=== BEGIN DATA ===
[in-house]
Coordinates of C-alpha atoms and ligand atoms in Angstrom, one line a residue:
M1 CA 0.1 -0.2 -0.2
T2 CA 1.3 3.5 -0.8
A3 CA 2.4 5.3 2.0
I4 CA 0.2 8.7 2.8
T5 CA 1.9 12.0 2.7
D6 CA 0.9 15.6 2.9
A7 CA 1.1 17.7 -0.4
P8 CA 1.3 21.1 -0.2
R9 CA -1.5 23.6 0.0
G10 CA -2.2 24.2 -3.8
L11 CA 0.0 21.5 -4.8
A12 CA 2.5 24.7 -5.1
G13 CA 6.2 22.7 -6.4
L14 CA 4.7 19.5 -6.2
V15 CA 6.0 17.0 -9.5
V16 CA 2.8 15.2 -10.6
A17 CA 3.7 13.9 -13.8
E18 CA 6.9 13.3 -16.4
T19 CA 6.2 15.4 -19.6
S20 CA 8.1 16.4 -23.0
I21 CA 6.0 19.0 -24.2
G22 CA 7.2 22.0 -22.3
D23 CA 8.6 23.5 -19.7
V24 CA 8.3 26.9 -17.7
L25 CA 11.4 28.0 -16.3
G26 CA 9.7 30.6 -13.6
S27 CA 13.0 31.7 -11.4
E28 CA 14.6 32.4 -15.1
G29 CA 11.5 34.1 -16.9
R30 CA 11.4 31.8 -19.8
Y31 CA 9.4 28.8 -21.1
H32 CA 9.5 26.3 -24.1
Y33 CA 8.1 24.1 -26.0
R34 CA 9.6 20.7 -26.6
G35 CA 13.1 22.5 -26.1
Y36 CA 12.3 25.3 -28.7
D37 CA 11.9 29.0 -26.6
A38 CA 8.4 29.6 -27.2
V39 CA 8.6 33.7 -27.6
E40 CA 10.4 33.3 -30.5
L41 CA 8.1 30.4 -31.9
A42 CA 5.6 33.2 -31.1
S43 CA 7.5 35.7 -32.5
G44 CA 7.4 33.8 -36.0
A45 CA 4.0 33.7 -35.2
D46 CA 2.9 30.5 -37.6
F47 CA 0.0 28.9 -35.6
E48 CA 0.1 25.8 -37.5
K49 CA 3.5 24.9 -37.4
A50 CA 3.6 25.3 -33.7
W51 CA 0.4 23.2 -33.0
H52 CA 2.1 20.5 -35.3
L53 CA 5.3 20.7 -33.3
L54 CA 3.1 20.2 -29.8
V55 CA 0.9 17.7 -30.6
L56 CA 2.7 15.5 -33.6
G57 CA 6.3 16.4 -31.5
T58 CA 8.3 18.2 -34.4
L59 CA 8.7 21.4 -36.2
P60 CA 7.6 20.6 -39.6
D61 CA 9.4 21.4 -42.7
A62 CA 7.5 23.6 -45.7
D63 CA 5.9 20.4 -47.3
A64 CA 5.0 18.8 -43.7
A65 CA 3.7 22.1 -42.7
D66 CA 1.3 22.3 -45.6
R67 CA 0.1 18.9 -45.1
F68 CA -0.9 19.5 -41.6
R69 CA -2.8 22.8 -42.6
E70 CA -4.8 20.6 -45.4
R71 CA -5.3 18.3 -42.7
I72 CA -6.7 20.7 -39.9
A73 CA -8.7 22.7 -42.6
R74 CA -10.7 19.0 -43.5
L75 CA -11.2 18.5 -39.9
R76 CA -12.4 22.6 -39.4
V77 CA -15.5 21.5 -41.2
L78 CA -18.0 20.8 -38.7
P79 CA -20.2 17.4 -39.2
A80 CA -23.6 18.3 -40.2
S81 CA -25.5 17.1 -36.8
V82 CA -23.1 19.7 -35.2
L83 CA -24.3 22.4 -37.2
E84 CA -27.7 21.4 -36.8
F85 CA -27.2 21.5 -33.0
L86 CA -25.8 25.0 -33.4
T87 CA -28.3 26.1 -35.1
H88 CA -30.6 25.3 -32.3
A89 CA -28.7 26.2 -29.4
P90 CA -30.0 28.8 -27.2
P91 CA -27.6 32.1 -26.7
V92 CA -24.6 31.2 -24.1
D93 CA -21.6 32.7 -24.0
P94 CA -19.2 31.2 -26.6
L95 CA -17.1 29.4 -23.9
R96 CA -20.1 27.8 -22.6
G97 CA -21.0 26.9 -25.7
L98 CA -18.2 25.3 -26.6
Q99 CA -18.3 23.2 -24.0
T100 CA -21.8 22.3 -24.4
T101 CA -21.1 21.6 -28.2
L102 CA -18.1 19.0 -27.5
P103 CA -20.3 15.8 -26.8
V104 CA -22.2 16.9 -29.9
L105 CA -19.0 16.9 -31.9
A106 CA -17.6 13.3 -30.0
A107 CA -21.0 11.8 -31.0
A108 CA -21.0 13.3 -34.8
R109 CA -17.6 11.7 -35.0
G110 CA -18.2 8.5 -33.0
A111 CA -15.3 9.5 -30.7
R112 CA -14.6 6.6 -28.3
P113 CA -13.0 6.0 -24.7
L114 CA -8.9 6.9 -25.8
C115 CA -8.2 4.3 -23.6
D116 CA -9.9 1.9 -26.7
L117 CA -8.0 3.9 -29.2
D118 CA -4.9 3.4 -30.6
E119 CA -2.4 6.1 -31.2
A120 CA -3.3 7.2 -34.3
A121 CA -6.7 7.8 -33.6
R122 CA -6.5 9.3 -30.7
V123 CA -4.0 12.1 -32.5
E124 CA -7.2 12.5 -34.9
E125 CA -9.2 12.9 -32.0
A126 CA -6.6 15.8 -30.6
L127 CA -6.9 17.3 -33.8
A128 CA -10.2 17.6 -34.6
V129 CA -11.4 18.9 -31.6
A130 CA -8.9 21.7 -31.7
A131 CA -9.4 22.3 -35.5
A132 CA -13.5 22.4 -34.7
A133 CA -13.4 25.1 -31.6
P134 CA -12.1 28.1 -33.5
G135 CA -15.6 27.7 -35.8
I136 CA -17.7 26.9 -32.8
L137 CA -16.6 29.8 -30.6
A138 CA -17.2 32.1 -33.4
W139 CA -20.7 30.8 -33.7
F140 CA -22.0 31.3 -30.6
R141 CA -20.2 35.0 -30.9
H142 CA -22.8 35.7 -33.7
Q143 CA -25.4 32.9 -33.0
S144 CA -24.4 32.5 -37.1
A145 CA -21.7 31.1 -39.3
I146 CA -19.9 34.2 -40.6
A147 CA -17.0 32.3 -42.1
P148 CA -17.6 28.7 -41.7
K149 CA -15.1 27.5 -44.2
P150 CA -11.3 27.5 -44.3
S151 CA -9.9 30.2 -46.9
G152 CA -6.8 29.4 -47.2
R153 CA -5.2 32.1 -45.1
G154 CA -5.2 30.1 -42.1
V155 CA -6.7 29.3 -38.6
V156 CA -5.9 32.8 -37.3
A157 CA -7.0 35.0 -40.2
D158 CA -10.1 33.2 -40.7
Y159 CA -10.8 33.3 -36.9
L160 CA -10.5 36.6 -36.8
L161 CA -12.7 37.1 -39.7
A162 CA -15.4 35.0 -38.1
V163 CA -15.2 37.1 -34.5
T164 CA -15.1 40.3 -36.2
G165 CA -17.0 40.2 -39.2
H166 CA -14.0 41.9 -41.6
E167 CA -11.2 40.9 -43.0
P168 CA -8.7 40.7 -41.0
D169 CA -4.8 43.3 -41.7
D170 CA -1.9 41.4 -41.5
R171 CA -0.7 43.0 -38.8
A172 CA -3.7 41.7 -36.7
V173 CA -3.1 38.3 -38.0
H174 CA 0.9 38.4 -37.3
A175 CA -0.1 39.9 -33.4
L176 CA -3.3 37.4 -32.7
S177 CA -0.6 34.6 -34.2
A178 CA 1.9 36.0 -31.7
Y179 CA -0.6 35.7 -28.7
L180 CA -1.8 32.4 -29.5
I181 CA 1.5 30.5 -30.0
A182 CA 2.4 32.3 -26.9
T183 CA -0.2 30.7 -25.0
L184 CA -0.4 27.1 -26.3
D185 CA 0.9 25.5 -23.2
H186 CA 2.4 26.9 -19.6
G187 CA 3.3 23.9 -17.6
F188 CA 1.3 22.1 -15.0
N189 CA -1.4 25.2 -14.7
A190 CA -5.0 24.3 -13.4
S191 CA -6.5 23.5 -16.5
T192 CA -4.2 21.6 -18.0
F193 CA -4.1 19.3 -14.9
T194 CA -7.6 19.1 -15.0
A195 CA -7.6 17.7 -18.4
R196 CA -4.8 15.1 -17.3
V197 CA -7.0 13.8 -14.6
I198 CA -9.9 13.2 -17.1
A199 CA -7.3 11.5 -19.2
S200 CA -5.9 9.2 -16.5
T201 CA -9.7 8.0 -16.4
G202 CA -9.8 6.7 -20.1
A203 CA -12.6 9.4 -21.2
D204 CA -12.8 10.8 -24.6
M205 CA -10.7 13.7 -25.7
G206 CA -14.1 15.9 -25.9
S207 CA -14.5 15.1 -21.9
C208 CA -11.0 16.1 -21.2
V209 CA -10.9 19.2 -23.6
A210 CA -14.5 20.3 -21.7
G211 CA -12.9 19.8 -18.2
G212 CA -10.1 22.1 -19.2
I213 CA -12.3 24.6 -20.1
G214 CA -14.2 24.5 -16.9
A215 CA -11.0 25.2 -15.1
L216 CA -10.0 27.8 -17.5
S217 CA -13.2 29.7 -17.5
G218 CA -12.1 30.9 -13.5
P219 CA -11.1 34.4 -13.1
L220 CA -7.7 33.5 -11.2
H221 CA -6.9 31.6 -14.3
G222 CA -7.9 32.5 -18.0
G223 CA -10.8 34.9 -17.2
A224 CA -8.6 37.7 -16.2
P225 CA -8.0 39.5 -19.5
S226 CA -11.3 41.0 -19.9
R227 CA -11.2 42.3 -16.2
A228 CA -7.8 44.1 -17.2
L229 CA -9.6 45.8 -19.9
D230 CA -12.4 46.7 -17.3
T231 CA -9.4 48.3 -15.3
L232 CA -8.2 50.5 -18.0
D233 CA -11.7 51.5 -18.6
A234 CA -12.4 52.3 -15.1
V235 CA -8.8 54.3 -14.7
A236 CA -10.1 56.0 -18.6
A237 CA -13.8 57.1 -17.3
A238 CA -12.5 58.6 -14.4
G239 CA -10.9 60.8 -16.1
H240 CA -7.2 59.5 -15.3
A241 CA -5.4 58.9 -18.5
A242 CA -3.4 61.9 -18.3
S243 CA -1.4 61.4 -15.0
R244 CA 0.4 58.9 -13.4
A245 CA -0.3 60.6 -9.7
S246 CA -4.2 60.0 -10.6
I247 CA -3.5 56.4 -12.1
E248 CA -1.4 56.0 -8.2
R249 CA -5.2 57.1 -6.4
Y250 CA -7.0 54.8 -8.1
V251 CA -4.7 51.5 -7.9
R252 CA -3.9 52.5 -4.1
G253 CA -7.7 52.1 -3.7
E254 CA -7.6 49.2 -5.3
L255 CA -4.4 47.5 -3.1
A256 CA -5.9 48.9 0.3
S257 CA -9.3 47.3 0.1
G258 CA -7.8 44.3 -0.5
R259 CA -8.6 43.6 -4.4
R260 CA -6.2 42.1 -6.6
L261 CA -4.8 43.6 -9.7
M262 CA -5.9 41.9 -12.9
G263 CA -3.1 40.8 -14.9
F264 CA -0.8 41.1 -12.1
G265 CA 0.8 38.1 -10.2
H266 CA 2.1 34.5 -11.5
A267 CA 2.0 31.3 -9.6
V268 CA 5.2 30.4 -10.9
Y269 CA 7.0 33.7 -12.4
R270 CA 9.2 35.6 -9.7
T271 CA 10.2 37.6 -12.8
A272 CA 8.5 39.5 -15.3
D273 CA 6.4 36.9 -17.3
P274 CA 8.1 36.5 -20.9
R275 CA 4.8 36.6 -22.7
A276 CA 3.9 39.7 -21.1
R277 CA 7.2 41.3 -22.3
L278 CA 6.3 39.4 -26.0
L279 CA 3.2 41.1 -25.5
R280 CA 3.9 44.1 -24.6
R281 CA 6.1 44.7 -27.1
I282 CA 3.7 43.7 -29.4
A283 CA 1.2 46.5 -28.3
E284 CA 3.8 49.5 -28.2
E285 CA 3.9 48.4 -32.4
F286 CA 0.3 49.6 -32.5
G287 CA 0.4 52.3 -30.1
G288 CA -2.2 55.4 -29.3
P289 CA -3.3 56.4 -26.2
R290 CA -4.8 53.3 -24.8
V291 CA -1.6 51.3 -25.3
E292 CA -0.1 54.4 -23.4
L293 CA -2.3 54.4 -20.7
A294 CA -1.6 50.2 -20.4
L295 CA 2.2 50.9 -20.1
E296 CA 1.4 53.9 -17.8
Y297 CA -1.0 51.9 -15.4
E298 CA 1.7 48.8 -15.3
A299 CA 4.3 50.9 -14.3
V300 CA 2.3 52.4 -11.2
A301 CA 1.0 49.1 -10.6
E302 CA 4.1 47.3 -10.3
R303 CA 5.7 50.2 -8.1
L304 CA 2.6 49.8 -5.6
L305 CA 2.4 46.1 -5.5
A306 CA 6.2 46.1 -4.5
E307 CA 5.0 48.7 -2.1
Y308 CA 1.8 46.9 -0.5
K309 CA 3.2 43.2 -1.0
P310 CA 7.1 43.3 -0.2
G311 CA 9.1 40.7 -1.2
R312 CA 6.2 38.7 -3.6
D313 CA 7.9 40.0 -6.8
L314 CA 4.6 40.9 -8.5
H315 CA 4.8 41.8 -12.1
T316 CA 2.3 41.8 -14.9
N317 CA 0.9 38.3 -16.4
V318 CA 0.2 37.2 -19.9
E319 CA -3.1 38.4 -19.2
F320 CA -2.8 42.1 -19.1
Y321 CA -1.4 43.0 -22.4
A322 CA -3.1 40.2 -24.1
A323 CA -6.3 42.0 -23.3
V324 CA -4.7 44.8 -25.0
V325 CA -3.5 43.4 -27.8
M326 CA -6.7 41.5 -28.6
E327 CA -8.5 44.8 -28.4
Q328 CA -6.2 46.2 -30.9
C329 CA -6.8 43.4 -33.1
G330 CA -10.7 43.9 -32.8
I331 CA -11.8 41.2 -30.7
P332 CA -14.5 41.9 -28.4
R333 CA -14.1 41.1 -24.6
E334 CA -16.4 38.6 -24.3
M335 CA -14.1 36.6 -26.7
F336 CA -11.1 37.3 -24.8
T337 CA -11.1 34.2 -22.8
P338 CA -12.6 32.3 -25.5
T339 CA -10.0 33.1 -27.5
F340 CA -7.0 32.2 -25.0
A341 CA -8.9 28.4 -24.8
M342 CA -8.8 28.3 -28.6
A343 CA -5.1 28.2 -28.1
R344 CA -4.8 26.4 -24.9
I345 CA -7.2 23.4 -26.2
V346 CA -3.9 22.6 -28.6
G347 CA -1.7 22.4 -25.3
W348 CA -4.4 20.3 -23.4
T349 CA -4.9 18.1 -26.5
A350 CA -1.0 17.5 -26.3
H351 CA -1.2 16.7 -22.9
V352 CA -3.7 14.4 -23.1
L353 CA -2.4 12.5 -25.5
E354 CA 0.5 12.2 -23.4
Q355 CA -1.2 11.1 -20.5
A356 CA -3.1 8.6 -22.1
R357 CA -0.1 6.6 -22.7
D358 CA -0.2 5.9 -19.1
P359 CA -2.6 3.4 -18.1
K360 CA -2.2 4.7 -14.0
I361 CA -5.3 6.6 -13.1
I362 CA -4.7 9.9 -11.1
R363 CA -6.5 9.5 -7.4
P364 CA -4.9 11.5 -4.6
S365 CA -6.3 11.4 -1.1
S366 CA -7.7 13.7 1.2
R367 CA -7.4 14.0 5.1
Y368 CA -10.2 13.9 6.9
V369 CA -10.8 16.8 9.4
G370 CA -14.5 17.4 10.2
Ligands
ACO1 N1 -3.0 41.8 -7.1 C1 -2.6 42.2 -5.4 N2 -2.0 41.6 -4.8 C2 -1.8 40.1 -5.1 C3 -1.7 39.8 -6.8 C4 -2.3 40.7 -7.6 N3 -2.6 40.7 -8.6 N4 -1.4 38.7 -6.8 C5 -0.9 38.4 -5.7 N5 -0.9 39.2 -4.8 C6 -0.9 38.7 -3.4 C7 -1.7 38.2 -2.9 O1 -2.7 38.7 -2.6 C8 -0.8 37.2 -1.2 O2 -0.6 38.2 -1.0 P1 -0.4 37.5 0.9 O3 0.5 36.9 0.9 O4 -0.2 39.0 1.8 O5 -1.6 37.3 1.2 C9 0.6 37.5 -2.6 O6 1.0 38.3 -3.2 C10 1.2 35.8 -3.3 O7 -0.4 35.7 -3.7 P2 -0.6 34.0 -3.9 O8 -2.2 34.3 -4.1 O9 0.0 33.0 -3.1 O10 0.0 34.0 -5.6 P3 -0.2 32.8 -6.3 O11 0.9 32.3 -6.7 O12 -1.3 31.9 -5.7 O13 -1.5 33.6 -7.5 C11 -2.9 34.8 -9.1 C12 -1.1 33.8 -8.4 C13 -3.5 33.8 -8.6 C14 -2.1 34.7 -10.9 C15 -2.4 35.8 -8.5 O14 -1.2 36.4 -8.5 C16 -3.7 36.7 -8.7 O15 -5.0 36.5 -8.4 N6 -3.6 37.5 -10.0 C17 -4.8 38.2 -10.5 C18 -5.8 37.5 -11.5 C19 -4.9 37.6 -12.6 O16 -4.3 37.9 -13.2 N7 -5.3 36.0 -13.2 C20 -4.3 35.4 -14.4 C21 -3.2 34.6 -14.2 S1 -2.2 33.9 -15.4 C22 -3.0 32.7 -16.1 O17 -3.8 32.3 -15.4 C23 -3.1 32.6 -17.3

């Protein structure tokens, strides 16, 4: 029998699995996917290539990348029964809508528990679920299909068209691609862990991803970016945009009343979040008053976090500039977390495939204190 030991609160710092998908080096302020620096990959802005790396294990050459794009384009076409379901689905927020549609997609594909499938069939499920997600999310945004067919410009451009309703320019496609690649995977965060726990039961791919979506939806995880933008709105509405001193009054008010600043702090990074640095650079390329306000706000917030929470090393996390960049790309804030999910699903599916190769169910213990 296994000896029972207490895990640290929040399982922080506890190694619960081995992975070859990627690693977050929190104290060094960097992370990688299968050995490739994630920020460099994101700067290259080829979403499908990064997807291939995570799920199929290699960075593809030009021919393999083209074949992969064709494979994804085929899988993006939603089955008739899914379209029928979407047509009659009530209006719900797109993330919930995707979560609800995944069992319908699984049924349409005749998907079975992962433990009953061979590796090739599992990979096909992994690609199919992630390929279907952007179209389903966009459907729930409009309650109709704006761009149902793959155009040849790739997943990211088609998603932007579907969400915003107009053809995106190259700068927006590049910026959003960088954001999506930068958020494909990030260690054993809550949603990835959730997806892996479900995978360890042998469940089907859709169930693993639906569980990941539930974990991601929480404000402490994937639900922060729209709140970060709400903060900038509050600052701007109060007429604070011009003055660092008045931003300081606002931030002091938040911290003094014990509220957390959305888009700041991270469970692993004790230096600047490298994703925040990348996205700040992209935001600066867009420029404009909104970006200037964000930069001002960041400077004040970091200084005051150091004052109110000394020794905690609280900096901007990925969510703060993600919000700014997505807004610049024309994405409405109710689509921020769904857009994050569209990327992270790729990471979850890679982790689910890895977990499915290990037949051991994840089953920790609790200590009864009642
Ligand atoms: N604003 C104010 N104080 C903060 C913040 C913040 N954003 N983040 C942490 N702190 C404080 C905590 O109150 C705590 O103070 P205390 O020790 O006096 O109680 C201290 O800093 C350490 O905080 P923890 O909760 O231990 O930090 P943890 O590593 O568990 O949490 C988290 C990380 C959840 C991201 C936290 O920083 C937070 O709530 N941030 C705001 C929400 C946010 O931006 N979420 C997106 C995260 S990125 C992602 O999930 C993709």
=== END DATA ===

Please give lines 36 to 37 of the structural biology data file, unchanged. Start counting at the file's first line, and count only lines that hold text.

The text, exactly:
R34 CA 9.6 20.7 -26.6
G35 CA 13.1 22.5 -26.1